Same Old Same Old

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Before Sunday evening prayer service, one our ministers allows people to share prayer needs with the congregation. We allow, even encourage, our children to speak their requests.

My 2 daughters always name the same things: my older daughter’s skin condition and my chronic headaches. I am told they also name these same requests every Wednesday night in their Kids’ Bible Night classes.

So recently my seven year old decided to save a little time. She raised her hand, waited to be called on, and then said, “Just the same old same old.”

There was a pause, and then the adults in the congregation laughed out loud. This was funny on several levels. First, the way she said it was funny. I didn’t even know she knew the phrase “same old same old.”

Mostly, though, it was funny because so many times in prayer we all feel like that. “Okay, God, not much has changed. You’re still awfully good to me. I’m still a sinner making mistakes and needing forgiveness every day. And I still need pretty much the same things.”

So what’s the point? The point is that we need to say it for our own sake. We need to be reminded of all of those things. We need to exercise our faith, continuing to trust Him for our needs. We need to include God into our lives.

We probably want to verbalize it a little differently, but “the same old same old” is not necessarily a bad thing.


What If The Preacher Acted Just Like You ?

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My kids occasionally make the mistake of saying that they have to help out with something around the church or act a certain way because they are The Pastor’s Kids. They have learned that this is a bad idea because it rapidly earns them a lengthy lecture about how they are actually doing it because they’re an important part of the church, a contributing member, and a part of the body. It wouldn’t matter if they were a plumber’s kid or a doctor’s kid. If they are Christians then they are important, they should contribute, and their actions matter.

Every member of the church body should be an integral, important, contributing part. So here’s a simple question everyone should ask themselves. What if the pastor acted like you? What about the pastor’s spouse and children?

If they walked into service at the same time as you, would that be okay? Would the service start on time?

If they missed as many services as you, would it hinder the congregation in any way? How about if they used your criteria to decide what constitutes a family emergency or a reason to keep the family home. Would things continue on at a reasonable level?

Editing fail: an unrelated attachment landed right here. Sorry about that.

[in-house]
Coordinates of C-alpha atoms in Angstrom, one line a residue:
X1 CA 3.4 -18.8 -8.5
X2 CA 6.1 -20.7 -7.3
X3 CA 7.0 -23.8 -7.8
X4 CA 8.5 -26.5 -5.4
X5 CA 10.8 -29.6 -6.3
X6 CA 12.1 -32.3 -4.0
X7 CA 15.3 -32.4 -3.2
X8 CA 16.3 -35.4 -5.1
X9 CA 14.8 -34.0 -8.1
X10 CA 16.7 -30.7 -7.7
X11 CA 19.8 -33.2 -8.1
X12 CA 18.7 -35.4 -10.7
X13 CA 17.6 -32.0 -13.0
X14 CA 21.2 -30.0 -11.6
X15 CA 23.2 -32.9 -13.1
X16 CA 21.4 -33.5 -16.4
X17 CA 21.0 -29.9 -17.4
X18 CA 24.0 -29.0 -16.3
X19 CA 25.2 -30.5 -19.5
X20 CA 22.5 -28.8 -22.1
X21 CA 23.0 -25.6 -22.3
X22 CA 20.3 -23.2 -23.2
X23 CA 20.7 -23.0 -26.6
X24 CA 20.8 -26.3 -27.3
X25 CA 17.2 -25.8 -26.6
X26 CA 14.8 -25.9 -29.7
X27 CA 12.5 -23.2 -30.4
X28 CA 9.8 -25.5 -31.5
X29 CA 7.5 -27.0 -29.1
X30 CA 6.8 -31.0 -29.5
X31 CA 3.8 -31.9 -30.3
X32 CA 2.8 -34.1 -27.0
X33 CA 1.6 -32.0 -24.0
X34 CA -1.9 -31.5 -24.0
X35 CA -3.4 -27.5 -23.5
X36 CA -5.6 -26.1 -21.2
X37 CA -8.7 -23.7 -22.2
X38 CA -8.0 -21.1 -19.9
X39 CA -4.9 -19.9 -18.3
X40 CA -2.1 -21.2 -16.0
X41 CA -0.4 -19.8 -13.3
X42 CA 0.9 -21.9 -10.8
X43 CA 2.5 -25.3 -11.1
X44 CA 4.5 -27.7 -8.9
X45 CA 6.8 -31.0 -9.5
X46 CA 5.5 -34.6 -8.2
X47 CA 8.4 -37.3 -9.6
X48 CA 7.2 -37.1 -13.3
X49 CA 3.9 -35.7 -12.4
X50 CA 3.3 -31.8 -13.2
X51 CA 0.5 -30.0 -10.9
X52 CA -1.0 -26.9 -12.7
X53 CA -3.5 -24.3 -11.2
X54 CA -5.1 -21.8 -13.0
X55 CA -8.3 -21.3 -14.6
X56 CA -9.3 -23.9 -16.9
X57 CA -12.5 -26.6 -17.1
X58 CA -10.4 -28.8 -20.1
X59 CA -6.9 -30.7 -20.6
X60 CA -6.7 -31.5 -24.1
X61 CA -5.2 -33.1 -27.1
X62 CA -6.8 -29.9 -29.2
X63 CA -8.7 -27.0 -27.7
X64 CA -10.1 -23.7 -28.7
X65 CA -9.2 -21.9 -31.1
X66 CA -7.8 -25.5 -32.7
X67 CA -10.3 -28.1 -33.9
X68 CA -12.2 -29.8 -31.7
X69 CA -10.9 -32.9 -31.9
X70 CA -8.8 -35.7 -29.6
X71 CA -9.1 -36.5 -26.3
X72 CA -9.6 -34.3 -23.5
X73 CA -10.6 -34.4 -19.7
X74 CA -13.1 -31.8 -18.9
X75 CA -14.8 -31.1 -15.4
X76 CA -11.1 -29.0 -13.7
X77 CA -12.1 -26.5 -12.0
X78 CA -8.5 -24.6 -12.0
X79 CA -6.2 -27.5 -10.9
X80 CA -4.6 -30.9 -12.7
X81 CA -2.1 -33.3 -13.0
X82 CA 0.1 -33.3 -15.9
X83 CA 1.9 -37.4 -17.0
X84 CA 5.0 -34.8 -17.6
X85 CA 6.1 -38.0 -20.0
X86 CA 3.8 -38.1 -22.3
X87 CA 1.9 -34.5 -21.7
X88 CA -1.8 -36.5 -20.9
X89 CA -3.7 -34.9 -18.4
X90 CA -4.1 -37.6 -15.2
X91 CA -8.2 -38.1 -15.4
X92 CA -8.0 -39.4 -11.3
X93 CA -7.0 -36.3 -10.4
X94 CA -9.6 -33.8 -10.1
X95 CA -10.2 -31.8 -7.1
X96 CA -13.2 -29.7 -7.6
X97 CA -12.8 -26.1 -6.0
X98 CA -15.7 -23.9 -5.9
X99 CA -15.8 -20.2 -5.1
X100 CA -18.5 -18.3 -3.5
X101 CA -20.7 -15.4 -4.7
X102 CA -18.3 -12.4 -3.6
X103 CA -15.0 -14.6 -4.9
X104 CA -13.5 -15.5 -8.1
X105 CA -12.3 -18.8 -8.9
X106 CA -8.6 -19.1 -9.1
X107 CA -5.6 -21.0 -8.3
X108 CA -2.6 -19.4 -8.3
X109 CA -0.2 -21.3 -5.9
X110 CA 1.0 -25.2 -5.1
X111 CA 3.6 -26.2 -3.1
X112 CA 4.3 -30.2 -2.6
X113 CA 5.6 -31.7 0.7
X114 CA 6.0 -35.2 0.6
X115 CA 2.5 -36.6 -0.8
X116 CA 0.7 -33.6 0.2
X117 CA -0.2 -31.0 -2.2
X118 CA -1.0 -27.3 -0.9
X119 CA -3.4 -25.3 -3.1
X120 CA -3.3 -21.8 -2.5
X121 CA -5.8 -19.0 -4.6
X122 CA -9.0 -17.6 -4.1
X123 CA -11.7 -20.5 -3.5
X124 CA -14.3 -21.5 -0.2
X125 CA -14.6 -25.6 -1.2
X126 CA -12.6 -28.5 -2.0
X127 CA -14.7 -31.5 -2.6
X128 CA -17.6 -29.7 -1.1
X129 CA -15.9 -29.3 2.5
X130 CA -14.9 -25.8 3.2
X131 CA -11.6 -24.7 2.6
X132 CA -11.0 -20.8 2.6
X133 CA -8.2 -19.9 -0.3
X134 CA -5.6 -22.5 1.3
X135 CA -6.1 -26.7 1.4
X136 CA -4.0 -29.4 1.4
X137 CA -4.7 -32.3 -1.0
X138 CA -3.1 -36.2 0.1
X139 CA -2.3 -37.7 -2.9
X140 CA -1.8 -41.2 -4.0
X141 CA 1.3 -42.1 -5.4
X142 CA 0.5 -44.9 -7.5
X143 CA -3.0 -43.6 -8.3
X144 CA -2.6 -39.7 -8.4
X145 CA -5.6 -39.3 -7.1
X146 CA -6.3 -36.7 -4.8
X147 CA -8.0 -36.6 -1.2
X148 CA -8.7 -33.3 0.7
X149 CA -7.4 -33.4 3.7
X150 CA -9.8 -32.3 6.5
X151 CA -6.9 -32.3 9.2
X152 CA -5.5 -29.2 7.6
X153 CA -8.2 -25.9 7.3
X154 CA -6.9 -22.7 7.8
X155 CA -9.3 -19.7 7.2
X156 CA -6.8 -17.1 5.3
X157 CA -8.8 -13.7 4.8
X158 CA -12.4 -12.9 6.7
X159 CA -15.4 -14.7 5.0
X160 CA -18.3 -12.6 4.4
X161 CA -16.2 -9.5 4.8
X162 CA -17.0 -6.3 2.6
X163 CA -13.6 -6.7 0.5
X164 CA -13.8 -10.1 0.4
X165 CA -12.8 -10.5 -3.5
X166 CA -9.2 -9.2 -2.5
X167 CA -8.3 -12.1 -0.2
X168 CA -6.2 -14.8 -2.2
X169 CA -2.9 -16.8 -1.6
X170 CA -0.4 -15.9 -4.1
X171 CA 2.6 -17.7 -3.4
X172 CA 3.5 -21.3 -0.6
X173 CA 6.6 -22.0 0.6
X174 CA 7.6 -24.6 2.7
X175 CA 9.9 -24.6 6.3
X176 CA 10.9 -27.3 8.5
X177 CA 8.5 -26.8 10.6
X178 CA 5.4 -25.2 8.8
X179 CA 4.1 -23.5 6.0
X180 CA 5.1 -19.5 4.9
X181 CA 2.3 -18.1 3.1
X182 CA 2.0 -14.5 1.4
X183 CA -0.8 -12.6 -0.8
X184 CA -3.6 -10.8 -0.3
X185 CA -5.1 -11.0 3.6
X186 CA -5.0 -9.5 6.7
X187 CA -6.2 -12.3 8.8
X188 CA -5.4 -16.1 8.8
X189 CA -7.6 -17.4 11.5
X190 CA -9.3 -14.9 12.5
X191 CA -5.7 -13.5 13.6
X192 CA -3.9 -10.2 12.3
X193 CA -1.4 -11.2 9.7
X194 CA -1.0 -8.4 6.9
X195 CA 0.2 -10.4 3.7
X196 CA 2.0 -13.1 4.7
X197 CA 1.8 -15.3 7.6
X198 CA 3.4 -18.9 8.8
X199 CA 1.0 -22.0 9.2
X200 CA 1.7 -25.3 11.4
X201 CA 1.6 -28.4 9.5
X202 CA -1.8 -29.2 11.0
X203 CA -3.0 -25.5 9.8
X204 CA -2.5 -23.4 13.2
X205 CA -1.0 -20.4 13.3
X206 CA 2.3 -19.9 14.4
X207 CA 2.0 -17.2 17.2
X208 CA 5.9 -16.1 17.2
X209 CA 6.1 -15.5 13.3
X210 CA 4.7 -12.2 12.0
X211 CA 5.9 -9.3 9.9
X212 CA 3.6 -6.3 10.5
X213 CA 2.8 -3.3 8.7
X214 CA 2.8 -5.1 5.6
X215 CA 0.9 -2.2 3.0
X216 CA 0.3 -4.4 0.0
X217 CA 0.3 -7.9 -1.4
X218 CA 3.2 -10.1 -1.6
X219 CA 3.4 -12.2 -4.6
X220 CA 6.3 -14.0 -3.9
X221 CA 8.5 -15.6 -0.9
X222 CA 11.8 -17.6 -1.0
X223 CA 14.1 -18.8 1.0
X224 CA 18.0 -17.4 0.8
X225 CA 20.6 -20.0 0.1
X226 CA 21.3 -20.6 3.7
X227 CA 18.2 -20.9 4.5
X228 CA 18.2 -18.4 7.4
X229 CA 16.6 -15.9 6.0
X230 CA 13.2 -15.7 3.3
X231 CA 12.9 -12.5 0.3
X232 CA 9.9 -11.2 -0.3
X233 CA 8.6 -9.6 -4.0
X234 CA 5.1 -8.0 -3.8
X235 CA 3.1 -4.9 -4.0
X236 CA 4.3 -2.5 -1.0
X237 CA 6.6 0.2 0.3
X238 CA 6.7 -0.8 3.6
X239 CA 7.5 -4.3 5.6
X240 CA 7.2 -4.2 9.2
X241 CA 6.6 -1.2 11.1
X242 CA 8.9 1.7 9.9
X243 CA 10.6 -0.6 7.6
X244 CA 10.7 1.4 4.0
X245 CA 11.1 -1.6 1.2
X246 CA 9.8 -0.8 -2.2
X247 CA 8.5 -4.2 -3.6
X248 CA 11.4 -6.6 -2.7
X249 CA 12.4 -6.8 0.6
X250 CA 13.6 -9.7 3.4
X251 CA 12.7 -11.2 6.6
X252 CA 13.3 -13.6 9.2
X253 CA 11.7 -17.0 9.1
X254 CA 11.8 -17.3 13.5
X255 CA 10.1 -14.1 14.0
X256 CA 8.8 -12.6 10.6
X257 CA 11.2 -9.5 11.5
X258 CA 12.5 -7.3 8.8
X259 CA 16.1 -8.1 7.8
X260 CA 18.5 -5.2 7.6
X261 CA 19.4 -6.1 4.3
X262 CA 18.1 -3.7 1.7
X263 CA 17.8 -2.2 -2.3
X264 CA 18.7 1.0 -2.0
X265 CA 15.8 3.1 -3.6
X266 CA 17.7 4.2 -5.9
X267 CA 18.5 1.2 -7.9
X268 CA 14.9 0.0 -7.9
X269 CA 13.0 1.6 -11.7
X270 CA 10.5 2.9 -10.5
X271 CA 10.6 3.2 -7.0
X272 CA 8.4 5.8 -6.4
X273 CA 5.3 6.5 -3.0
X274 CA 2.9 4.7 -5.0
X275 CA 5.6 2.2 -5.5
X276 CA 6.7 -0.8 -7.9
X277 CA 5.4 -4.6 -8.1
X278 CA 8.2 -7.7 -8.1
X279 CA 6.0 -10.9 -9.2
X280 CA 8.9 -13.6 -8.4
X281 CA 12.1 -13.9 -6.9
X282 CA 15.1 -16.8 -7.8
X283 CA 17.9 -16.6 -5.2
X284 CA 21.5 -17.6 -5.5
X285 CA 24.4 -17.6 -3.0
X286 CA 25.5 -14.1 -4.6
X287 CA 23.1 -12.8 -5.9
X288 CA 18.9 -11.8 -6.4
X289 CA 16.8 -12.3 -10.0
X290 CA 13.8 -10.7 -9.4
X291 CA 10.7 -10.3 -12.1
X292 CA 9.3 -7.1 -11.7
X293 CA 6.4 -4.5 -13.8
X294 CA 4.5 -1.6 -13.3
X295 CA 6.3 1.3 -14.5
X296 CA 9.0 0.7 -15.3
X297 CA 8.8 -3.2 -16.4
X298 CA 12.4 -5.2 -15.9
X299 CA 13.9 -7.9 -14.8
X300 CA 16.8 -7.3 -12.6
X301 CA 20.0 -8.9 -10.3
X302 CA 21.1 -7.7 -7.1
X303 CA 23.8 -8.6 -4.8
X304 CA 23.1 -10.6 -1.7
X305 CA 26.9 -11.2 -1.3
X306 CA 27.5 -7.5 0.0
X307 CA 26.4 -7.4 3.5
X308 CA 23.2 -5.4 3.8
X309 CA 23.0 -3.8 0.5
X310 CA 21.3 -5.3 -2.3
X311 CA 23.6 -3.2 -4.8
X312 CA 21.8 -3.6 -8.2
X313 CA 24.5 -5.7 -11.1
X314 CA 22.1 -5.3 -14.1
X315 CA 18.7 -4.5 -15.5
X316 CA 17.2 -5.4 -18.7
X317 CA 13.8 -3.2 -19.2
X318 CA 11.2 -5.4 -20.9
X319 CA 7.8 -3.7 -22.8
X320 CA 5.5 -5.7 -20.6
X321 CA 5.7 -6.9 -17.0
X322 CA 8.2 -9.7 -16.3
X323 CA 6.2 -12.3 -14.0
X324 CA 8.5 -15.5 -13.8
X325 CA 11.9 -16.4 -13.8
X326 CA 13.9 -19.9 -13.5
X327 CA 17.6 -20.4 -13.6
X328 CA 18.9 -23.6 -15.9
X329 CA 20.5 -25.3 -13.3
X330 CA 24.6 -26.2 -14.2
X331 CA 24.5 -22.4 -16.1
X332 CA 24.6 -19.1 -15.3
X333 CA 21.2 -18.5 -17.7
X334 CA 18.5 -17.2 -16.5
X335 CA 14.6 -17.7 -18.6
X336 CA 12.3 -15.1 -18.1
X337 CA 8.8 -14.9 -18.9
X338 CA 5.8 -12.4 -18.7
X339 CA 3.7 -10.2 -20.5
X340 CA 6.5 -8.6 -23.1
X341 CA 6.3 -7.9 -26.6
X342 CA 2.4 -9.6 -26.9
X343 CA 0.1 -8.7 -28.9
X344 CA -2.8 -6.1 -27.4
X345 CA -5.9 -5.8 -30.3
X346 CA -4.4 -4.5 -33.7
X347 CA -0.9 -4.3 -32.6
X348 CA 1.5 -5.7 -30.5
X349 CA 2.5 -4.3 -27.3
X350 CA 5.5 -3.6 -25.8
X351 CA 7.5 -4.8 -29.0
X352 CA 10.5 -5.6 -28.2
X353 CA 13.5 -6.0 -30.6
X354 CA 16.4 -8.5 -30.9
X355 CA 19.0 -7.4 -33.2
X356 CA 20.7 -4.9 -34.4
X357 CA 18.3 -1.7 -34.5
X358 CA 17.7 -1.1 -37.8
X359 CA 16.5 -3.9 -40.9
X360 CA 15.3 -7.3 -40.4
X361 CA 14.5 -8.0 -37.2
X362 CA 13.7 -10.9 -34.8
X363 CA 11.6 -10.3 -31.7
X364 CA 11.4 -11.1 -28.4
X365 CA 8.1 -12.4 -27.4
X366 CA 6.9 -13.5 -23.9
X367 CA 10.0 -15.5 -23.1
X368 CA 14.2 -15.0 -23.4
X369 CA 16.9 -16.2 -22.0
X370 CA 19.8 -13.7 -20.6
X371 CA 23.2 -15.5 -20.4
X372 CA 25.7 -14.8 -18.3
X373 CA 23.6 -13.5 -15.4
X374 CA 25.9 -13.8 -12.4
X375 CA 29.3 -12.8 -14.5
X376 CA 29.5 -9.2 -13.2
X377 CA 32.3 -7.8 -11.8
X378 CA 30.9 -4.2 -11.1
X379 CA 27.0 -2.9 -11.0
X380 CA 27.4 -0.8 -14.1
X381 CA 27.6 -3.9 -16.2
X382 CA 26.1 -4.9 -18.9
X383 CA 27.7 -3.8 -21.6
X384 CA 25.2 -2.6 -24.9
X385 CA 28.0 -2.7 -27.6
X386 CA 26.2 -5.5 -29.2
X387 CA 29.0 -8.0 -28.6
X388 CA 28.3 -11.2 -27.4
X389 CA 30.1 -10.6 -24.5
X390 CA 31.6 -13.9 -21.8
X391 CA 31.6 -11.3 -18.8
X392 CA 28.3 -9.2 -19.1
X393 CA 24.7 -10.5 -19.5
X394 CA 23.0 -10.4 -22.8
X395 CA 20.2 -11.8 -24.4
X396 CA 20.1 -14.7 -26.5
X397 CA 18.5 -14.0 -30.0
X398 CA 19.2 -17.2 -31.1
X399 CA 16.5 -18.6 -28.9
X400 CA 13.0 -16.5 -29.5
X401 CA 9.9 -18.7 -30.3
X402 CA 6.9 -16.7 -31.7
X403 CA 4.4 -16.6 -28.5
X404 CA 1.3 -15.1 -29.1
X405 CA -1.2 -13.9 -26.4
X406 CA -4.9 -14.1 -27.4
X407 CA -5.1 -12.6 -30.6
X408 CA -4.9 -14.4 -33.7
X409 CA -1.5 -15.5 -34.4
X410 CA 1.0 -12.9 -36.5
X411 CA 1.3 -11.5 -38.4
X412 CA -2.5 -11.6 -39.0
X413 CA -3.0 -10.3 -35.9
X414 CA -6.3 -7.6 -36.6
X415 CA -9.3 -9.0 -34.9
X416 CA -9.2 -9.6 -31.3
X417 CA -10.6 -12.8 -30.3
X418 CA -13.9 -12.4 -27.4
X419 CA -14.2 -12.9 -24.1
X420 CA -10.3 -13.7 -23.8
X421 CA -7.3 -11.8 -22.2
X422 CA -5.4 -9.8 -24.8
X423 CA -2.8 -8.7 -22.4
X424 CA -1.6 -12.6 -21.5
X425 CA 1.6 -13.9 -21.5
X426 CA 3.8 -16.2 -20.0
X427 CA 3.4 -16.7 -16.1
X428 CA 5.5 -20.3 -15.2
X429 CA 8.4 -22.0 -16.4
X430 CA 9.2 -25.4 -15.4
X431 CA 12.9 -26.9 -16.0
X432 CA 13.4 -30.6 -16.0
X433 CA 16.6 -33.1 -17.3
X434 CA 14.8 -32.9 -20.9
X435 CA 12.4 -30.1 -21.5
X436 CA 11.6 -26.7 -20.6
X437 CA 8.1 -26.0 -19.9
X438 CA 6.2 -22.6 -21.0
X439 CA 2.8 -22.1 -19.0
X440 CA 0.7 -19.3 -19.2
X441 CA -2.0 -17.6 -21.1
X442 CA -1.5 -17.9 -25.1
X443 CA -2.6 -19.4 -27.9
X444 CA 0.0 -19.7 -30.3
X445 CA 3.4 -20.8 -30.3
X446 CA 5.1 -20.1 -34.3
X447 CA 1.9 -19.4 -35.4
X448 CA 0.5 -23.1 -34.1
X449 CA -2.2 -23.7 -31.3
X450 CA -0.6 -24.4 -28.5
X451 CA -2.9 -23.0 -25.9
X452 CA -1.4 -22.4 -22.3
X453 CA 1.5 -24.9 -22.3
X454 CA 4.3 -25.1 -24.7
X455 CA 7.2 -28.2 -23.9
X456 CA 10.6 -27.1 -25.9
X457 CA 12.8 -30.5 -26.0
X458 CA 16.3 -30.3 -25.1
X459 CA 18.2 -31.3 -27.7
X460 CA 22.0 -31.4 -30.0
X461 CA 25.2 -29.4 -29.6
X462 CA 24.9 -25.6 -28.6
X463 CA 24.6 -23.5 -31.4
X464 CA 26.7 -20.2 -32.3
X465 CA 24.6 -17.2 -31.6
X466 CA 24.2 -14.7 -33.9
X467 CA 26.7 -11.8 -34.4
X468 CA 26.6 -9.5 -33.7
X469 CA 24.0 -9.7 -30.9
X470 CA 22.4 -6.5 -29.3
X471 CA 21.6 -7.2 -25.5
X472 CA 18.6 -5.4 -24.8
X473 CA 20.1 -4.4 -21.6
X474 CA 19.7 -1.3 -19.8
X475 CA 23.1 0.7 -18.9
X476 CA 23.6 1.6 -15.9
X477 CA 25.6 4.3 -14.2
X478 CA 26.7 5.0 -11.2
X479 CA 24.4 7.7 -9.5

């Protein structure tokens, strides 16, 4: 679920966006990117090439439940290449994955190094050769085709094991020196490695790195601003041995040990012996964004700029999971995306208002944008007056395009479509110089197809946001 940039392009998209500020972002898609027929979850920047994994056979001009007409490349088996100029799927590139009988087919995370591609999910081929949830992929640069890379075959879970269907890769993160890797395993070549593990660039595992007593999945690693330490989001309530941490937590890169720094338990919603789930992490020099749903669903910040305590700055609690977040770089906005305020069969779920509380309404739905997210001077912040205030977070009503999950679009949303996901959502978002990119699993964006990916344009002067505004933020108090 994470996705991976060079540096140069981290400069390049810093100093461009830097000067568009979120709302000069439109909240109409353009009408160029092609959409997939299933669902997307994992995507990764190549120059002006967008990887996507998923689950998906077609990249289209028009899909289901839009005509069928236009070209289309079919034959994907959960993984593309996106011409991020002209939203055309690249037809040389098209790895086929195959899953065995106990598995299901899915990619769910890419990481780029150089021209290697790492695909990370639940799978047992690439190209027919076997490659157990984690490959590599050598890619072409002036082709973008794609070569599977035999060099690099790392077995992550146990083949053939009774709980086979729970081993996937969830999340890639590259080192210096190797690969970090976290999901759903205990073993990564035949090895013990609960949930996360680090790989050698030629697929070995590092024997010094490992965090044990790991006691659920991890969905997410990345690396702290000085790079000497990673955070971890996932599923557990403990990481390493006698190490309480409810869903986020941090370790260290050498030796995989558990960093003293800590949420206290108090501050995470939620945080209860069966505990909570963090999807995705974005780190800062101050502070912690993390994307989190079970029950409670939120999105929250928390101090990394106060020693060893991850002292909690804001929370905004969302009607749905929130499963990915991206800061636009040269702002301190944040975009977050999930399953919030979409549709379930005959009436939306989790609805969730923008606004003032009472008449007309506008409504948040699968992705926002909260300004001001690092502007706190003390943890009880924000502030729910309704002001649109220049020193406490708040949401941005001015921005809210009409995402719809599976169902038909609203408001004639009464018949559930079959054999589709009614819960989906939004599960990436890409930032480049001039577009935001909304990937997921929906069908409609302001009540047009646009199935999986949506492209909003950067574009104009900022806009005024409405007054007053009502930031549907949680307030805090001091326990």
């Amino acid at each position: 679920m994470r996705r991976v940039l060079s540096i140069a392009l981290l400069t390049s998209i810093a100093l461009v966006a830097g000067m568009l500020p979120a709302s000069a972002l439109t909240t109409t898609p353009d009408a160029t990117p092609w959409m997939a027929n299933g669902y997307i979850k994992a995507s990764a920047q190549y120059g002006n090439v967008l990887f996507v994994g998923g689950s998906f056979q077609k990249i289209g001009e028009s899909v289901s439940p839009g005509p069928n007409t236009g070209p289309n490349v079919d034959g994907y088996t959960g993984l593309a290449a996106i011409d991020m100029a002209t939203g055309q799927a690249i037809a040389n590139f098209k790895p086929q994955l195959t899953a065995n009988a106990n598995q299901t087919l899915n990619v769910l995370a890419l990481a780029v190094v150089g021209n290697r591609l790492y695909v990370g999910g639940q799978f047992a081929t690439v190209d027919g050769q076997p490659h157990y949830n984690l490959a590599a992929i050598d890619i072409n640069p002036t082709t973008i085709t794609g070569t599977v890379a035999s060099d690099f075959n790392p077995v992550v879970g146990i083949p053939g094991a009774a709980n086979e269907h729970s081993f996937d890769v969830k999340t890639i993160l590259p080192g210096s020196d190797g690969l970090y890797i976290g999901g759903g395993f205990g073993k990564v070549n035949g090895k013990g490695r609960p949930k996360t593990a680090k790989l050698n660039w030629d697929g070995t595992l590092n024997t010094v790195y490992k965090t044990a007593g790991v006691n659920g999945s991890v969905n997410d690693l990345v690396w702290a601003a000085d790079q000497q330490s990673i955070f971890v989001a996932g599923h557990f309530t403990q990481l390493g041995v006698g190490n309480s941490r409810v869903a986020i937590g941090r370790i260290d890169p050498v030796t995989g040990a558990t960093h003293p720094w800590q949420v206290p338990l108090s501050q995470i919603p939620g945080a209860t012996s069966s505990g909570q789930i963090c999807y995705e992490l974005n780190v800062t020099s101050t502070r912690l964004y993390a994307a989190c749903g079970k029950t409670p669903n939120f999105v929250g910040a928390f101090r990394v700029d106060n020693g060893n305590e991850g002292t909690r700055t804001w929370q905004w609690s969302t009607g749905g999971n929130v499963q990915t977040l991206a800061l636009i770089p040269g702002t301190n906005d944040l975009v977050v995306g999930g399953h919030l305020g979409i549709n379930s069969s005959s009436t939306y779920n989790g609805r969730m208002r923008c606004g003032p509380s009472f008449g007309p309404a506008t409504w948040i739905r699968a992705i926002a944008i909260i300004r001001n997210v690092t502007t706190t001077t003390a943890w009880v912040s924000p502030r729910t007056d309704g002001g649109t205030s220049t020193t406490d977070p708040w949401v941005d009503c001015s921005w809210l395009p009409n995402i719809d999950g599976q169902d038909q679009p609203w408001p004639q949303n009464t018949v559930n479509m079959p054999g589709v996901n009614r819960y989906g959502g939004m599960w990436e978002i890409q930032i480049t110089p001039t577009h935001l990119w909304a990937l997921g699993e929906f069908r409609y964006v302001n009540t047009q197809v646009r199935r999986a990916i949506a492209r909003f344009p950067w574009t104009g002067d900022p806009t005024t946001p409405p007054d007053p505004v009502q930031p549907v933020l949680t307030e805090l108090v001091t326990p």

On Sunday morning, if their focus, intensity, attitude, and worship were like yours, would that be okay?

How about involvement in activities? If they attended as many special events and extra meetings as you, could things go on as they should?

And giving. If the ministers of the church gave the same percentage of their income as you, what would happen? Would the lights go off and the missions commitment remain unfulfilled, or would things continue to hum along undisturbed and maybe even grow and improve?

What if the members of the pastoral team dressed like you? Spoke of others like you? Loved like you? Greeted visitors and new members like you? Trained their children like you? Prayed like you?

You see, since we are all children of God, equal at the foot of the cross, we are all responsible to act like children of God. The Bible doesn’t lay out a hierarchy of who is most important, who owes the biggest commitment, or who can sin a little more than others. No, we are all to be called, chosen, and faithful.

So my goal is that my children, when they are no longer The Pastor’s Kids, will continue to minister in some way no matter what their occupations. It might be in the form of praying for others and helping the needy, changing toilet paper rolls and picking up trash, having consistency in attendance and financial giving, or preaching a sermon and playing an instrument. Whatever the case, I hope they never drive by a piece of trash on the front lawn of the church without instinctually stopping to pick it up because they are really that important!